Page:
Does anyone know of any tool which could scan a computer and tell if there are any backdoors, worms, tunnels, etc once a software or a component is installed.
The main reason for asking this is we have a software component which is developed in VB and we would like to check if it creates any backdoors, worms etc on the installed machine or what would be the way to be sure that this component does not turn out to be vulnerable.
I don't know of a single utility that will guarantee to do this, but you could use a manual approach.
To check for backdoors and other 'listeners' - first port scan the machine, then install the software, then port scan again. If installing the software has opened any additional ports that weren't listening before, then investigate and beware. In terms of worms you could use a similar before-and-after approach but look for unauthorised transmitted packets with a packet sniffer.
I could understand about the port scan but could u please explain little bit more if you can on the steps for worms where I have to look for unauthorised transmitted packets -what does this exactly mean.
In the case of port scan I can find which port is open after installation and investigate for the specific ports but for worms what does unauthorised transmitted packets mean or how will I find out.
Here's something interesting.. okay basically a lot of people use the approach that TheBishop has mentioned, which will find whether the binary has left an open port on your system.. however in todays world of reverse connect and portknocking (yummy) this will not tell you much..
What I suggest you do is this.
1.Sandbox the binary in VMWare or a machine on an isolated network segment.
2. Start a packet capture in ethereal or sniffer of choice. Make sure there is no other traffic on this network segment at the time.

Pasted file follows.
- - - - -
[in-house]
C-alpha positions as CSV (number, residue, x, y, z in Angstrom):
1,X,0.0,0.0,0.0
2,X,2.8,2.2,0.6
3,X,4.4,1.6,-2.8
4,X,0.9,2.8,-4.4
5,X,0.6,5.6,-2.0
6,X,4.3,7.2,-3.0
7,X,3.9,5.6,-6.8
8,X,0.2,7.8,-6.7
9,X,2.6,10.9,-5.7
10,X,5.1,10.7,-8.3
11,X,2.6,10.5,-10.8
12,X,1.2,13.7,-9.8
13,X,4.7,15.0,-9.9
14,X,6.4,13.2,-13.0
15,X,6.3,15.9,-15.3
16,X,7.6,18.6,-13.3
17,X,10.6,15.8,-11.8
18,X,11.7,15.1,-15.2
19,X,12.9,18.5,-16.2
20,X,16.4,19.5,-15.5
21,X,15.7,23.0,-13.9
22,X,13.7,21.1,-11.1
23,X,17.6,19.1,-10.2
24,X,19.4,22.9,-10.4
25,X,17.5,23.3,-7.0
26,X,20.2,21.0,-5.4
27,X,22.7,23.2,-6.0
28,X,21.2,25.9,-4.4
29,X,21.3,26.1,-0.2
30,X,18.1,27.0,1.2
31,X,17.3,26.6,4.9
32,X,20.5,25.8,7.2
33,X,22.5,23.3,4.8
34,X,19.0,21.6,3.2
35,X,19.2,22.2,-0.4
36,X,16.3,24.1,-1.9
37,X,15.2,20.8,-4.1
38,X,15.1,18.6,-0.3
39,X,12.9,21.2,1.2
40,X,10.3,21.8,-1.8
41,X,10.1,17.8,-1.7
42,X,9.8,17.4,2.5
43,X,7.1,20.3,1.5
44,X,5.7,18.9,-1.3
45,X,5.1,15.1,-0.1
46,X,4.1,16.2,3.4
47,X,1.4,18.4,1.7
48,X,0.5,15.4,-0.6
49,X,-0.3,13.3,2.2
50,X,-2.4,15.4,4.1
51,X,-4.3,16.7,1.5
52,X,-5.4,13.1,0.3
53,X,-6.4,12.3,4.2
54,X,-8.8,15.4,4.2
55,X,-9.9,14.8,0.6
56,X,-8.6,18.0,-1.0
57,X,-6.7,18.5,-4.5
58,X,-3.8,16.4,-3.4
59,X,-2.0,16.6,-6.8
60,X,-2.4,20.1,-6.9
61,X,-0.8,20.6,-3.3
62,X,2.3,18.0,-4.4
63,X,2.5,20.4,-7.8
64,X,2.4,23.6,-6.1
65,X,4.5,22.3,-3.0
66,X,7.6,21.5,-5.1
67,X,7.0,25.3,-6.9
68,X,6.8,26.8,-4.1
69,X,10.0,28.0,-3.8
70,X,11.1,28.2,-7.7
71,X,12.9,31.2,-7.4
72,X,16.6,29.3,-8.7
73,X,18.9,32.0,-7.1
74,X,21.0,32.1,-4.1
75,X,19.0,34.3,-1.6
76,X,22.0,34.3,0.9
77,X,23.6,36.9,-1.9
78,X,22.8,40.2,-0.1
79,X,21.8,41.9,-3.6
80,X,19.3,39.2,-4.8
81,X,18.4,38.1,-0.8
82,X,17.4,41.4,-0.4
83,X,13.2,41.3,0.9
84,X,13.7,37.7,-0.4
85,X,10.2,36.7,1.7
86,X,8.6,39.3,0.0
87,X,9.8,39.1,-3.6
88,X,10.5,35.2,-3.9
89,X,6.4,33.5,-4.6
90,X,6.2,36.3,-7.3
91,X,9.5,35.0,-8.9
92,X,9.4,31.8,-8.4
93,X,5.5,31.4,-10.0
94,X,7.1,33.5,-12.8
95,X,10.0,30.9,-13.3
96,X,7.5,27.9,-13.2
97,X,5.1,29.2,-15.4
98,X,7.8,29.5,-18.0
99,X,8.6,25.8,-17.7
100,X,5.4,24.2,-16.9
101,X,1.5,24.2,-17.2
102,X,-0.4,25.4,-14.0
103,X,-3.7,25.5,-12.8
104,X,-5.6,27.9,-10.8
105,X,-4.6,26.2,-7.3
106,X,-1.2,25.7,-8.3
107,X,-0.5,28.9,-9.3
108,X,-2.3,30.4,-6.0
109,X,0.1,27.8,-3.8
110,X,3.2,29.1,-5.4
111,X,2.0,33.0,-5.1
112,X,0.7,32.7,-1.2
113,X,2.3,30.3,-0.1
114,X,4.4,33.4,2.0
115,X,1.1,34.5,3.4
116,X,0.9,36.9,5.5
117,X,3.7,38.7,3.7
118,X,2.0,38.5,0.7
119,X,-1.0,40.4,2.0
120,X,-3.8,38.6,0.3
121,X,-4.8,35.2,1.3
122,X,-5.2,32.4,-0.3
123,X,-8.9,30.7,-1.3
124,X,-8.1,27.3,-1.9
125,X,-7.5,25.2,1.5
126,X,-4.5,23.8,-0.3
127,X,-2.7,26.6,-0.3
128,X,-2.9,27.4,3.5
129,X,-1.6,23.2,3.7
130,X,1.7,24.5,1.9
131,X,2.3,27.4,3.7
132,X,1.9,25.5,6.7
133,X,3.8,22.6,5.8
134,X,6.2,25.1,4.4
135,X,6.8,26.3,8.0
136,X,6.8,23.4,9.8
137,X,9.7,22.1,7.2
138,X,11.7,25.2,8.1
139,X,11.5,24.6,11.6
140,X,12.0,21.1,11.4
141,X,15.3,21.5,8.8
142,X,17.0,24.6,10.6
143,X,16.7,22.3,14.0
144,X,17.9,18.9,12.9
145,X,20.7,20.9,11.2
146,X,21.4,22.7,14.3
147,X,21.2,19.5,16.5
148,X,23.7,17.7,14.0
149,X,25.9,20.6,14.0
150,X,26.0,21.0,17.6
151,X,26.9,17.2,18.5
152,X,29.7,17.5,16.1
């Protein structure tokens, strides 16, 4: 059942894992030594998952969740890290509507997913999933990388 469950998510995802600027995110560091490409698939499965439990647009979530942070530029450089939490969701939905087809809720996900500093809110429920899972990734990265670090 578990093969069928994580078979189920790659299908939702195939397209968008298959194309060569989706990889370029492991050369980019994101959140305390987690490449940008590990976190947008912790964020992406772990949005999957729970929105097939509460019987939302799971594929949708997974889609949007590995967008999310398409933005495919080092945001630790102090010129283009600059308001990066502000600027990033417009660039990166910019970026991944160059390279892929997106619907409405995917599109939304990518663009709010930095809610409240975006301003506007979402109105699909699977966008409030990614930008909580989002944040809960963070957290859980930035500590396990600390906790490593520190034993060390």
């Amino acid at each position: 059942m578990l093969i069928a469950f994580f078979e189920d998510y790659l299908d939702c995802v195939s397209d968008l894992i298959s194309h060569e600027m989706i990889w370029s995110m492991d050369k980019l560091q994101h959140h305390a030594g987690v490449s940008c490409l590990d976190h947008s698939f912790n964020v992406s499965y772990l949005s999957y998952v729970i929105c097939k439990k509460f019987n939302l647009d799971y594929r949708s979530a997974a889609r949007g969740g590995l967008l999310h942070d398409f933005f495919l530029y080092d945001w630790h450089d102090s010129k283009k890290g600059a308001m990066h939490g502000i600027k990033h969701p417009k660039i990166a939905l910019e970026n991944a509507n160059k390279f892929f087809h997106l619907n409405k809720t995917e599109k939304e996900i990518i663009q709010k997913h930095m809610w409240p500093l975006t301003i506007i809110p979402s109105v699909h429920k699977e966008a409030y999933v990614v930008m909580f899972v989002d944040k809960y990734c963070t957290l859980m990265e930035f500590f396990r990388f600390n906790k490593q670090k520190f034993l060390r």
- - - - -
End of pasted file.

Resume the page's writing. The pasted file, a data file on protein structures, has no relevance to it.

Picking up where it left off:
4. Install Zonealarm personal firewall (the free one will do)
5. Run your binary and use it as you would normally
If it is trying to access the network, Zonealarm will popup a box saying so. Make a note of the alert, and select ALLOW. Now look in TCPView, you should see the process and either an open port (LISTENING) or a connection (SYN SENT / ESTABLISHED etc). If there is an outbound connection, make a note of the IP it is going to.
Finally, stop the application through the proper shutdown routine. Now switch off your packet capture utility (which should have been running on a separate system for best results -- beware of sniffing in a switched environment). Go through the traffic that you have captured and see whether there is anything you need to know about.
This will cover the network side of things, getting into the rest of the binary analysis is much more complicated.. and should not strictly be necessary.
Of course this doesn't prove there are no backdoors in the application, they could be time / condition triggered.. and you haven't got the right conditions or time.
If it is a really major application and the implementation is critical, pay a proper application security company.